Having a pet when you're a kid is awesome, but now it looks like cats have an extra benefit - they could offer protection against certain pulmonary conditions like bronchitis and pneumonia.
Before you rush off and buy your newborn an anti-asthma kitty, you should know there's a catch - if you happen to have mutated versions of a certain gene, feline fluff could also trigger eczema. So, yay or nay?
Research by a team of scientists from the Copenhagen Studies on Asthma in Childhood Research Centre (COPSAC) in Denmark has provided a possible explanation for why studies on pets and asthma are so conflicted.
So far studies have shown contradictory results - owning a pet can help prevent certain hypersensitivity disorders, make no difference at all, or make them worse.
It turns out the devil might be in the detail. And that detail is a variation of the gene 17q21.
Called TT, the genetic variant has already been found to double the risk of 'atopy' conditions such as asthma and inflammation of the bronchi, making it a prime candidate for studies looking at environmental influence on childhood development.
In the latest study, researchers analysed the medical, genetic, and environmental information from 377 Danish children whose mothers were diagnosed with a history of asthma. This included a map of their genes, and samples of allergens collected from their beds.
Just under a third of the children carried the TT variant, which should have made them more susceptible to developing asthma themselves.
On analysing the numbers, however, it turned out that having cat dander around when they were born, reduced the risk impact of the gene.
In other words, if you're unlucky enough to have the particular gene that doubles your chances of getting asthma, getting a cat early can help mitigate that risk.
The exact process behind the added protection isn't clear. Allergens could be directly interfering with the gene's expression, or maybe it's more convoluted, involving microbes in the cat's microflora.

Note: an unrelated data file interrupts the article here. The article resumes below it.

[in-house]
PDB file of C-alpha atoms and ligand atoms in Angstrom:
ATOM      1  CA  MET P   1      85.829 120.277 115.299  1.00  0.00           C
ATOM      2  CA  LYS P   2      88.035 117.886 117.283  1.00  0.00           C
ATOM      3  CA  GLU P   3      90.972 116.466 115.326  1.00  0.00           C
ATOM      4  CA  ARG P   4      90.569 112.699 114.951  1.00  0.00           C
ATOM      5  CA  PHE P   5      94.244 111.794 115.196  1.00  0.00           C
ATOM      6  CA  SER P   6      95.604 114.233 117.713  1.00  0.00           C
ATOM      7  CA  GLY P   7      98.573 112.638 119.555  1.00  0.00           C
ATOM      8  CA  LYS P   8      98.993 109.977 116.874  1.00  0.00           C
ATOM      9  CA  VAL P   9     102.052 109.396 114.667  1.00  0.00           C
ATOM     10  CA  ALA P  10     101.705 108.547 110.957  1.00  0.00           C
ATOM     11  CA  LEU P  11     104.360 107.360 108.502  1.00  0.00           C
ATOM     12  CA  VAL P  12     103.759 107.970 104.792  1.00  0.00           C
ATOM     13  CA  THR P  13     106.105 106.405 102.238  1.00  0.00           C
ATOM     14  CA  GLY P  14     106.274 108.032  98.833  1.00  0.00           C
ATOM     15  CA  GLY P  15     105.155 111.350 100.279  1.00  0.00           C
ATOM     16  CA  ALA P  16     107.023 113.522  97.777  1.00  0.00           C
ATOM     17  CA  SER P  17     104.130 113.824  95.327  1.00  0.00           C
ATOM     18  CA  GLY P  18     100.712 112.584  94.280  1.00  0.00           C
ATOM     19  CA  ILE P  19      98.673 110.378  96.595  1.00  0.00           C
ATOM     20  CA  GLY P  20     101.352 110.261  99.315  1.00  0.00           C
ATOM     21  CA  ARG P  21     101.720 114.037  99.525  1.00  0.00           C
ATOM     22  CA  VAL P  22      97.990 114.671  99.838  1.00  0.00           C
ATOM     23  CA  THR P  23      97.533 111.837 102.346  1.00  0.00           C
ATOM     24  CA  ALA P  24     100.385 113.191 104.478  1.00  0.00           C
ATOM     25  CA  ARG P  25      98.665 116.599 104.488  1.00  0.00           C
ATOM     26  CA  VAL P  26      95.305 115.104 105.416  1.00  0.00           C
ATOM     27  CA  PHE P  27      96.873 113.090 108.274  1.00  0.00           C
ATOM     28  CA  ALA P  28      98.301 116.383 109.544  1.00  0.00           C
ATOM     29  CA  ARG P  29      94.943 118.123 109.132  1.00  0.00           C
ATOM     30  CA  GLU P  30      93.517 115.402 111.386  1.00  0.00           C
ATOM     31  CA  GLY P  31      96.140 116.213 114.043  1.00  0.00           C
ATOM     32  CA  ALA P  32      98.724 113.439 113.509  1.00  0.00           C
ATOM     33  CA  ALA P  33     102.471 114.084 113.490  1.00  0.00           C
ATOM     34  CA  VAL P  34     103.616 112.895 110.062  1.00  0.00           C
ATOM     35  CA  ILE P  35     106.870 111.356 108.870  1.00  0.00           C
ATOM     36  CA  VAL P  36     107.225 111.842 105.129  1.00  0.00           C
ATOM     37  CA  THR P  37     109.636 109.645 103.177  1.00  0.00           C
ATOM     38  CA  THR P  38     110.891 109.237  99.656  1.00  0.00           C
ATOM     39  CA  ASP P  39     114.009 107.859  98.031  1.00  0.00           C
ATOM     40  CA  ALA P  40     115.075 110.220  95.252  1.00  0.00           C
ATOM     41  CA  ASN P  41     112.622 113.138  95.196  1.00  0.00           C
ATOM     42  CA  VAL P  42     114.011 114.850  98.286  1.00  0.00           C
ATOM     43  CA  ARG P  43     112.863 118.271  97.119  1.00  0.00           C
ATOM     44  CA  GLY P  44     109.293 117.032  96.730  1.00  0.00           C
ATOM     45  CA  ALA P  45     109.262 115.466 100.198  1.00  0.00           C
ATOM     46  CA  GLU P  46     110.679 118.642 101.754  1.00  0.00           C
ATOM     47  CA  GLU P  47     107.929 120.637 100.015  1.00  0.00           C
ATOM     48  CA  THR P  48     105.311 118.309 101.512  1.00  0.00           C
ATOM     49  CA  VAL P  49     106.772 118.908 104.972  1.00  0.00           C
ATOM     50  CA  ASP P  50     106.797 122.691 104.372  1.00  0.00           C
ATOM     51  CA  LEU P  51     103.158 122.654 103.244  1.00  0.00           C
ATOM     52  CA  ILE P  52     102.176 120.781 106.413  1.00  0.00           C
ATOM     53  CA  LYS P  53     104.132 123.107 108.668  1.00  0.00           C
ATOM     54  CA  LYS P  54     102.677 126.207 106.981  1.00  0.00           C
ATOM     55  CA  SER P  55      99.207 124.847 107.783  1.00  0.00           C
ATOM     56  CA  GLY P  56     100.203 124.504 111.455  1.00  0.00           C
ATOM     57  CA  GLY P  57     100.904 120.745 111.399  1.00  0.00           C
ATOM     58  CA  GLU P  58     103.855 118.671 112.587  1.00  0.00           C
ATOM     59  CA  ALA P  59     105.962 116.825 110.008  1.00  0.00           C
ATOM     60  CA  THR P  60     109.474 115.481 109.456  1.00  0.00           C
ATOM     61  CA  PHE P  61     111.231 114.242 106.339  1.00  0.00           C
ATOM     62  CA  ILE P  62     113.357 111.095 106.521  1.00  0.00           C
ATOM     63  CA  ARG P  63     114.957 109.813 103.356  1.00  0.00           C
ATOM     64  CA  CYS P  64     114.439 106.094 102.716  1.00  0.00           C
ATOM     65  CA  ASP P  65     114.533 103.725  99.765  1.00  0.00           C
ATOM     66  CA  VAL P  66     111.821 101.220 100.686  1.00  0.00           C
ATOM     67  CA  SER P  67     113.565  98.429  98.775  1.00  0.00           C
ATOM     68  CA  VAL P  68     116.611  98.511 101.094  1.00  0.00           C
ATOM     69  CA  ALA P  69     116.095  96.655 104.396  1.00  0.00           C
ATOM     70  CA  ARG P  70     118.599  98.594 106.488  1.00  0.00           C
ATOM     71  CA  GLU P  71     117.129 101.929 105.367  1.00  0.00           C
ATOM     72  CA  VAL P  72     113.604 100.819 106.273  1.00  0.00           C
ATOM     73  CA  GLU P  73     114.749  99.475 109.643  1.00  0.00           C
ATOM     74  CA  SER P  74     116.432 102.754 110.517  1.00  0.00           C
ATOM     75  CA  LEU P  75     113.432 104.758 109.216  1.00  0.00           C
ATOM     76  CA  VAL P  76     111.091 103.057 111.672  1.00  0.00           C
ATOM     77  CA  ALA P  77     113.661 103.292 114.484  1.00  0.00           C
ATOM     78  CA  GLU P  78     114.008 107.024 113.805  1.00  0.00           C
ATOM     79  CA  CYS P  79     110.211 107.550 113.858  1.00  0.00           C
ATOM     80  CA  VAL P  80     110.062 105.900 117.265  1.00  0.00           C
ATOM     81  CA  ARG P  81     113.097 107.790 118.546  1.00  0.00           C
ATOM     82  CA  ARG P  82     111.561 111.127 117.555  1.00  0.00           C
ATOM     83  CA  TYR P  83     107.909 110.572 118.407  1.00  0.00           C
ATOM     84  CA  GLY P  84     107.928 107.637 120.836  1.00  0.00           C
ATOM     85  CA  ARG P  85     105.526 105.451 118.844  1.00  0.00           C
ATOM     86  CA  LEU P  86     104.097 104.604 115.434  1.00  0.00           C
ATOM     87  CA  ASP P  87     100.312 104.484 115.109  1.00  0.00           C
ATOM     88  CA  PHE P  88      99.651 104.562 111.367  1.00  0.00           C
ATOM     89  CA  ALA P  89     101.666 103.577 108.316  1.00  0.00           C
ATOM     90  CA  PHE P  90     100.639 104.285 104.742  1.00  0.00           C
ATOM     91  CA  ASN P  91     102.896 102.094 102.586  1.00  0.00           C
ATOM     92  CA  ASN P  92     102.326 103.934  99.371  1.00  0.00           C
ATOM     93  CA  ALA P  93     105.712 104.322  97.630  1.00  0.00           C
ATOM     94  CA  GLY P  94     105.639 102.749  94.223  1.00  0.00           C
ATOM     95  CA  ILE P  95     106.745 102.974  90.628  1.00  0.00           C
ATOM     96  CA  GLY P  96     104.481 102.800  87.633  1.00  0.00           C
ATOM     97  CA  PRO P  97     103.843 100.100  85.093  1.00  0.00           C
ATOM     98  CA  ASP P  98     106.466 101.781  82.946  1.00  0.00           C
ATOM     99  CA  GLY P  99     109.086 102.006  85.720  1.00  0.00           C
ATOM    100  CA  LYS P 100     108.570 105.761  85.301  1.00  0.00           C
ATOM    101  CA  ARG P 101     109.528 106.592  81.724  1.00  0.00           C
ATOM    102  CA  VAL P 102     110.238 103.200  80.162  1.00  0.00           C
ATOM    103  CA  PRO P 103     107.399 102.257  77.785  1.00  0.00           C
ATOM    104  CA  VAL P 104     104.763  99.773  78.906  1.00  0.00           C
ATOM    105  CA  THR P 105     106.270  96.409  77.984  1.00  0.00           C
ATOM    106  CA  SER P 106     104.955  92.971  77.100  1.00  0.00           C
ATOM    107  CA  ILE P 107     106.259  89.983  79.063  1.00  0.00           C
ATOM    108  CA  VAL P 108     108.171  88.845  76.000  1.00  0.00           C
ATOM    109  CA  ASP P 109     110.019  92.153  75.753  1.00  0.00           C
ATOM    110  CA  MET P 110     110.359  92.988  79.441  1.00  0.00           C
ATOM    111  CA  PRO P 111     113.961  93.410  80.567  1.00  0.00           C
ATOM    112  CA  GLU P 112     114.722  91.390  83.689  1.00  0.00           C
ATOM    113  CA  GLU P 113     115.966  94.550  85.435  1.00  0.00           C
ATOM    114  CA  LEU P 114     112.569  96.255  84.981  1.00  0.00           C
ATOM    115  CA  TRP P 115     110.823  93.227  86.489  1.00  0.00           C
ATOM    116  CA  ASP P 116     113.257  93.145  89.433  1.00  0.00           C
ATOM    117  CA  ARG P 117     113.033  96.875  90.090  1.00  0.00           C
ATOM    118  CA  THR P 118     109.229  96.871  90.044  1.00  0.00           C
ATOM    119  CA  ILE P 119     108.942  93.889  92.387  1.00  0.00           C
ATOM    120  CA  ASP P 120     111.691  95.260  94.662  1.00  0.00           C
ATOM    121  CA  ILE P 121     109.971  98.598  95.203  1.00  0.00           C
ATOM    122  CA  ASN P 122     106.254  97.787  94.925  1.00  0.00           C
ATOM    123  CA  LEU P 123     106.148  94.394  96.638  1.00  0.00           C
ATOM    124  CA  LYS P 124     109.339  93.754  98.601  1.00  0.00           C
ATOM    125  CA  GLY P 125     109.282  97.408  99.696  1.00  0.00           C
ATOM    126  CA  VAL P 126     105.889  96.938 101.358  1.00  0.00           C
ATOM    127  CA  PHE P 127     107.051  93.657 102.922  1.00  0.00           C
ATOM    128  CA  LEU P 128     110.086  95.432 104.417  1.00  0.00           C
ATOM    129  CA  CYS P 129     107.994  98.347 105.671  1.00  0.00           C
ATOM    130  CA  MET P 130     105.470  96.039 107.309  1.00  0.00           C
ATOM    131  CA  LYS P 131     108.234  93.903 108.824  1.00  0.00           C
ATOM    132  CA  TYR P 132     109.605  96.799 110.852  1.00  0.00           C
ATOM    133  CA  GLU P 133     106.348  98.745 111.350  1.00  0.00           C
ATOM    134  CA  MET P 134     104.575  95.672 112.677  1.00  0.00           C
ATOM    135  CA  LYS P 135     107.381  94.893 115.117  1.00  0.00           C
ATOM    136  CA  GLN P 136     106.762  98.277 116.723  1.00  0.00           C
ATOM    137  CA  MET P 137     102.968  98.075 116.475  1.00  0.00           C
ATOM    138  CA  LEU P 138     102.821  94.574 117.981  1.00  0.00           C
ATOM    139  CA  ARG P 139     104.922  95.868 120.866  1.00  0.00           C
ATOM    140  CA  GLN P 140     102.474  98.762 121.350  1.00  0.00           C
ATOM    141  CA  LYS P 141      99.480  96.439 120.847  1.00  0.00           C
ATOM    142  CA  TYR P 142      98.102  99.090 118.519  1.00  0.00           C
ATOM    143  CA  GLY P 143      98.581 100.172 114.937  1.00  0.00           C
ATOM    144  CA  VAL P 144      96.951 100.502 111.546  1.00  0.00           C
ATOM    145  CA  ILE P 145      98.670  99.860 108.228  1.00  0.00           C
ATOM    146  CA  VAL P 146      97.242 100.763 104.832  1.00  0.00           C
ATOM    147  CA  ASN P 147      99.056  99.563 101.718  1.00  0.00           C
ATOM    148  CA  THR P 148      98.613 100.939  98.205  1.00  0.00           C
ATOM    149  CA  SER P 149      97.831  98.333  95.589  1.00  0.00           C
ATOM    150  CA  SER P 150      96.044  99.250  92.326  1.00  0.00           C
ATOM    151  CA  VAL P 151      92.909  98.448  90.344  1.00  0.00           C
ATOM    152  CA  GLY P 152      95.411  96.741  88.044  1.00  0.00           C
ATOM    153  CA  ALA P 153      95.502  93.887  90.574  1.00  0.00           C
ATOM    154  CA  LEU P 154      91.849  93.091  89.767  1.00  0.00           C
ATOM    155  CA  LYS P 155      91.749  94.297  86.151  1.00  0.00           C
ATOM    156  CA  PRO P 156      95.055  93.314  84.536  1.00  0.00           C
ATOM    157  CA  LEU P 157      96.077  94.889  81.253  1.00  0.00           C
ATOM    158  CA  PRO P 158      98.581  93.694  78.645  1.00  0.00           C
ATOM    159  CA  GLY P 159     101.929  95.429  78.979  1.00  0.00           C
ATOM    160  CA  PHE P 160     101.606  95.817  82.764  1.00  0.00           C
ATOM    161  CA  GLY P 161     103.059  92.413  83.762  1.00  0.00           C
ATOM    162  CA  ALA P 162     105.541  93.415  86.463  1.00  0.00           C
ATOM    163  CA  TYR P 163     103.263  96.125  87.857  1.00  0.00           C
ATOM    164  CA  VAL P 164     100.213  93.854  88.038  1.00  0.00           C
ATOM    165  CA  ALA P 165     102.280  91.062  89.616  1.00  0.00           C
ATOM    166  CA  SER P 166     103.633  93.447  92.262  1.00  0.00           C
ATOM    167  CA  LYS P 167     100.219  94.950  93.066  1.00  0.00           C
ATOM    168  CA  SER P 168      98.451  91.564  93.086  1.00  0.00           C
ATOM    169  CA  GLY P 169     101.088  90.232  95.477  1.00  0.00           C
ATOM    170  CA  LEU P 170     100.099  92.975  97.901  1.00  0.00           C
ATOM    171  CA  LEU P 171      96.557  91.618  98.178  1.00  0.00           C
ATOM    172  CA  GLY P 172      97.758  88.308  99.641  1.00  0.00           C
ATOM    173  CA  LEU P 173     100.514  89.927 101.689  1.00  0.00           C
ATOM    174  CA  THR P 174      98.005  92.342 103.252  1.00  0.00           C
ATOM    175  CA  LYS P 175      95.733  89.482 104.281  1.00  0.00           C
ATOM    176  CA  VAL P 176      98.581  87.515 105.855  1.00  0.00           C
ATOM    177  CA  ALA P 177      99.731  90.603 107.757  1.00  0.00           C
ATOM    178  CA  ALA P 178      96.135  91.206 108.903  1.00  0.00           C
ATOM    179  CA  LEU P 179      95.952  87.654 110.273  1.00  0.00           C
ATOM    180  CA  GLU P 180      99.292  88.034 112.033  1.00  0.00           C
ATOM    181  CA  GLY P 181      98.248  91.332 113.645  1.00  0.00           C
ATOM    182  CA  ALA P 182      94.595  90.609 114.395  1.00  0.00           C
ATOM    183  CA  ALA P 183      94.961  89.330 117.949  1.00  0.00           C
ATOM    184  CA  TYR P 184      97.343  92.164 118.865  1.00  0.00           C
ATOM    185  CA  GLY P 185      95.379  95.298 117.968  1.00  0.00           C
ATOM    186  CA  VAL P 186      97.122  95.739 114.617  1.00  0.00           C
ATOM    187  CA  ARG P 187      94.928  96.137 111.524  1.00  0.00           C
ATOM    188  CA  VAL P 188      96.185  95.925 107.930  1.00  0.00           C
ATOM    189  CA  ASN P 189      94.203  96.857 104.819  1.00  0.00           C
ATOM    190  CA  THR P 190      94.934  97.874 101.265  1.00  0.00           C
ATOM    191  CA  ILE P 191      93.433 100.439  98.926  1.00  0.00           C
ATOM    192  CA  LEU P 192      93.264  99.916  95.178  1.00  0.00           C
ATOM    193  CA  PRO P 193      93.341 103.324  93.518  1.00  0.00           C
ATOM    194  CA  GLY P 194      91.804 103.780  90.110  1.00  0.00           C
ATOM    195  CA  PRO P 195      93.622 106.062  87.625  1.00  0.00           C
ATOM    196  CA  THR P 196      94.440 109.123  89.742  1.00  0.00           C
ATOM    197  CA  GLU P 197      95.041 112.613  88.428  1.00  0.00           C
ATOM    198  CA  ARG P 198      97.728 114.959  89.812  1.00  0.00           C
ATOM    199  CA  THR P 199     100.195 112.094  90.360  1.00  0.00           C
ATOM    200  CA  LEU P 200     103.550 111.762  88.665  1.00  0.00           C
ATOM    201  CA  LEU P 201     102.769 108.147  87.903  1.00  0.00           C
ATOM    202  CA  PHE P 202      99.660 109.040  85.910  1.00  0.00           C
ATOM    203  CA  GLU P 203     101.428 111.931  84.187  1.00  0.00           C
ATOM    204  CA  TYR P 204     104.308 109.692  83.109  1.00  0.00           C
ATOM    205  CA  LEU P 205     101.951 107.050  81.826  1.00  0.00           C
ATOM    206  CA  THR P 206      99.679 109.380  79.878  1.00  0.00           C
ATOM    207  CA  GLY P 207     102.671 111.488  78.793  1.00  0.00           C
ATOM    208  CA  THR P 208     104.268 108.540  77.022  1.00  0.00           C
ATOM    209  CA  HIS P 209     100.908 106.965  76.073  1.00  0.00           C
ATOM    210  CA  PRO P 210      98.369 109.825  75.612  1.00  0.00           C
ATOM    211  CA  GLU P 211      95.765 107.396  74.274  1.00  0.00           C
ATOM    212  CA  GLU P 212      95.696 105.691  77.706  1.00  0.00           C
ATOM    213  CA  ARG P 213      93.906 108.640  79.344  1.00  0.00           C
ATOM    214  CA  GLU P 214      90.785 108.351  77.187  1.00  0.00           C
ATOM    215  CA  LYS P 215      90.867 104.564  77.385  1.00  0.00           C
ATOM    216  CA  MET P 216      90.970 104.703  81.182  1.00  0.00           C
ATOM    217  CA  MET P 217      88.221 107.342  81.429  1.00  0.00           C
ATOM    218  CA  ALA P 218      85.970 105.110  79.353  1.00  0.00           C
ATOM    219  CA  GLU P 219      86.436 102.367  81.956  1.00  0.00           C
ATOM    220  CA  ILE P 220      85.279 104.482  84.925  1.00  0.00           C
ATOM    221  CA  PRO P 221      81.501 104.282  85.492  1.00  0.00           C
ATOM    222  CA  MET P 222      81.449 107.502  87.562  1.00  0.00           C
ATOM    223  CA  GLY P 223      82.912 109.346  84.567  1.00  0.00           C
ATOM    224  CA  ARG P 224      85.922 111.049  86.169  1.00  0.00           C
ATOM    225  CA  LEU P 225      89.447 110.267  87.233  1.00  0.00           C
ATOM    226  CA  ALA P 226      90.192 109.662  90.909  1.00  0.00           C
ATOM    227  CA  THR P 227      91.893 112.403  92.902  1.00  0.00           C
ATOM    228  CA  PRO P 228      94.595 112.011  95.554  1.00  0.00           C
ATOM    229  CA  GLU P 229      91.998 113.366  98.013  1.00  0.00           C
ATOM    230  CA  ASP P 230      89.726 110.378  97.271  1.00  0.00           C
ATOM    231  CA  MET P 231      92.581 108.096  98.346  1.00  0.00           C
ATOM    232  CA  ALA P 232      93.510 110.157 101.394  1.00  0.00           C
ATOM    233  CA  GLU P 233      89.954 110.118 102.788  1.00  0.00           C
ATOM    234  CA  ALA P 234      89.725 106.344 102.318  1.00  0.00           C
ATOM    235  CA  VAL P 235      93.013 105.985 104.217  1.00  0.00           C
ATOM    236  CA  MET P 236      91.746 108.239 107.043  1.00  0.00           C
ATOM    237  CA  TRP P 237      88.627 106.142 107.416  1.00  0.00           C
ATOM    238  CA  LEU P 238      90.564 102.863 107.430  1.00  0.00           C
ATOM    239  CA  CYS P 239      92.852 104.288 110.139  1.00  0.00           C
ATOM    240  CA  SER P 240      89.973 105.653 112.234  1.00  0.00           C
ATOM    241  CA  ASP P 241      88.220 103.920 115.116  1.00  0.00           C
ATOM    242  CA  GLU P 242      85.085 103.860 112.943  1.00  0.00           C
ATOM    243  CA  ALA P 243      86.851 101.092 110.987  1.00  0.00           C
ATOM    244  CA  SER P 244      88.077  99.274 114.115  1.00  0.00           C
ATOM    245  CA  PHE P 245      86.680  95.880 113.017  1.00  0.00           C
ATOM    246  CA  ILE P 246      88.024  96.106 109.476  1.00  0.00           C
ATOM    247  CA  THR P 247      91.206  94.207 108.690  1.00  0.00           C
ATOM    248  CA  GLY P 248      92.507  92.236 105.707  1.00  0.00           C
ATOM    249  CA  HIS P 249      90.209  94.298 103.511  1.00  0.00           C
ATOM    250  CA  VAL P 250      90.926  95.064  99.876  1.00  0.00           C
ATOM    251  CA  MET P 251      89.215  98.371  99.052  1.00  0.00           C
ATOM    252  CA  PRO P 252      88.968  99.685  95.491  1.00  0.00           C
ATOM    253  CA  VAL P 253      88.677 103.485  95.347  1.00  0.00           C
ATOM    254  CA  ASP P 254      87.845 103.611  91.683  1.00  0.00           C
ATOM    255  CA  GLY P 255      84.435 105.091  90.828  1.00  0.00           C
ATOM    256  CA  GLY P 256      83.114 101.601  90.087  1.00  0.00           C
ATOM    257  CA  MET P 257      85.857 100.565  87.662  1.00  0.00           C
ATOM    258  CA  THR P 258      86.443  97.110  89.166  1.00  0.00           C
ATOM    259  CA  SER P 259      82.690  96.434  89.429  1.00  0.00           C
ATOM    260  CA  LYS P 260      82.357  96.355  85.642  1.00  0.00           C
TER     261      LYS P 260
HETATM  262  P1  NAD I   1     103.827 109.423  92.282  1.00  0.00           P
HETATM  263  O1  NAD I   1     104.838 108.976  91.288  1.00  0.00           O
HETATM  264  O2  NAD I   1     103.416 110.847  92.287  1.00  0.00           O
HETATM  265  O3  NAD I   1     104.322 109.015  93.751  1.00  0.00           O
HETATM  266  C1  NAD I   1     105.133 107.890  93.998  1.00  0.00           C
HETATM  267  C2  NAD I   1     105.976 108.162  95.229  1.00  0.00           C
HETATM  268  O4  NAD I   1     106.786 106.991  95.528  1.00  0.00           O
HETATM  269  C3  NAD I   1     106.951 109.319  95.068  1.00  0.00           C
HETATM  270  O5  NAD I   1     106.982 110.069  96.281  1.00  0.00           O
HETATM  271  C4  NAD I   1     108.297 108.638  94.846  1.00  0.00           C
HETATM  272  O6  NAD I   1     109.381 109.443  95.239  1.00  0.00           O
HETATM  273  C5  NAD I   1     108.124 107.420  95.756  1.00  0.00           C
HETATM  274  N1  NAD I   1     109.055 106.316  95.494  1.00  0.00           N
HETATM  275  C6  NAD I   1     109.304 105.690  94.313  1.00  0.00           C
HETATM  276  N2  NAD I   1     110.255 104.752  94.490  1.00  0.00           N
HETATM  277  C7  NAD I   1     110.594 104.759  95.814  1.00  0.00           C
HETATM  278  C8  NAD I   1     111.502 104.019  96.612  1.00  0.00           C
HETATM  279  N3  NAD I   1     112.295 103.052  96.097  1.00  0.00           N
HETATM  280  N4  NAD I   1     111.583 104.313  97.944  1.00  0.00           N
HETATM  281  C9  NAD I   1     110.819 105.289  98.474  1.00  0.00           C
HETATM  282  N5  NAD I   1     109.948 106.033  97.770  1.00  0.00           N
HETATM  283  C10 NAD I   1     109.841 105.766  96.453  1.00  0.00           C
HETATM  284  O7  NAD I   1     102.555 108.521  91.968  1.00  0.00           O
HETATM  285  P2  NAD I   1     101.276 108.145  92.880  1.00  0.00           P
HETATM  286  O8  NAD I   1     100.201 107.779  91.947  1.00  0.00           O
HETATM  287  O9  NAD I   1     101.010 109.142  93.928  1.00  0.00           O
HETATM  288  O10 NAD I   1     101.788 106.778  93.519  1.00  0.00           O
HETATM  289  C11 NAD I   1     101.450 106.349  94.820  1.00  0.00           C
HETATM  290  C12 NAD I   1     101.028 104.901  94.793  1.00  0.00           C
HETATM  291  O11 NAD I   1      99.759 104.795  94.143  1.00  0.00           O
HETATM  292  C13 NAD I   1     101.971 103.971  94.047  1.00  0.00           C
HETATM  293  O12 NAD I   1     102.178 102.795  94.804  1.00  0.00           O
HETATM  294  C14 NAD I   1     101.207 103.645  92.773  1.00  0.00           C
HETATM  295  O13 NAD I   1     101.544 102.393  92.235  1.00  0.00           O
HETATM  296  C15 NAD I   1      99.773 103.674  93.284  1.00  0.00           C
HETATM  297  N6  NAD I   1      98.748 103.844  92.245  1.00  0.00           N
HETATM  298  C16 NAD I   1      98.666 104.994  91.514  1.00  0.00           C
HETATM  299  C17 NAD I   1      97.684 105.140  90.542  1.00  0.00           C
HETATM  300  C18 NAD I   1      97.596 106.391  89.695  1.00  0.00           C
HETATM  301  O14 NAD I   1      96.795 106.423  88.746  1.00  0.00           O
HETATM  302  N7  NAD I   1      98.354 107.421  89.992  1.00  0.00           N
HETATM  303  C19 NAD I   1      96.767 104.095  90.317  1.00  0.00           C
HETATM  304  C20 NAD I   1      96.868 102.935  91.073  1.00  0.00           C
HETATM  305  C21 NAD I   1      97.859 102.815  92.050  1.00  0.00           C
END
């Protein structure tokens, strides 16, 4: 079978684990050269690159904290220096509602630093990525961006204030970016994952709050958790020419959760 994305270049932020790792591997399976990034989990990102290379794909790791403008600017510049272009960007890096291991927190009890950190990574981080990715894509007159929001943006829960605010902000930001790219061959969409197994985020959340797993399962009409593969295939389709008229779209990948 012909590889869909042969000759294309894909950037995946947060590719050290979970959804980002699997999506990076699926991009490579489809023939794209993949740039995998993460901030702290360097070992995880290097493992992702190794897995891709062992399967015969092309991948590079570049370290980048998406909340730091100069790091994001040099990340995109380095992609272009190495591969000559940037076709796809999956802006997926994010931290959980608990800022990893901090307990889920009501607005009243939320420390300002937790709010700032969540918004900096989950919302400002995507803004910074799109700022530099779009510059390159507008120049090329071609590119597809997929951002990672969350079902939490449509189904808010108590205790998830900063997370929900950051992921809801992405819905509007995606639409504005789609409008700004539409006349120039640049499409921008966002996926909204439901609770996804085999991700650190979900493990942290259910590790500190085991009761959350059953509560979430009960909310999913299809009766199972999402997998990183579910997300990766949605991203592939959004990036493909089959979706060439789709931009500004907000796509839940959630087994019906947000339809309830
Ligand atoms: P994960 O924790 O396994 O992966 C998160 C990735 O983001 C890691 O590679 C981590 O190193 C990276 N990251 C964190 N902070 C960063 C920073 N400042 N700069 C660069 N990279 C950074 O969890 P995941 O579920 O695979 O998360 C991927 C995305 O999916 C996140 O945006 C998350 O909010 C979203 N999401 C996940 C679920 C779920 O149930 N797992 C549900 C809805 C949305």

Whatever it is that cats shed, puppies don't have it. There was no similar decrease in asthma risk for those newborns who shared their home with a dog.
While the research doesn't point directly to a preventative treatment for asthma, it does emphasise how complicated disease development can be.
"For me, this is the core message because it's a recognition in the direction of how disease occurs," says researcher Hans Bisgaard.
"It documents the interplay between genetics and the environment we live in, and in particular that this occurs very early in life, both during pregnancy and in the home."
Just to add to the problem, there could be a cost to buying junior a cat. Previous research conducted by COPSAC had found that people with mutant versions of the gene encoding a binding protein called filaggrin suffered an added risk of developing eczema if they had a cat.
Having a dog, on the other hand, offered a moderate amount of protection for those with and without the mutation.
Short of getting genetic screens done and buying a pet based on our unique genetics – which, by the way, could one day be a reality – we're left with a gamble.
On the balance, having some kind of pet or two around growing children seems to provide a bunch of benefits, so you can't go wrong either way. But it's also possible that many of those advantages have nothing to do with the animals themselves.
But we have more information now about the interaction between asthma and kitties, and the good news is that even for asthma-prone people, a cat can be a very good thing.
This research was published in the Journal of Allergy and Clinical Immunology.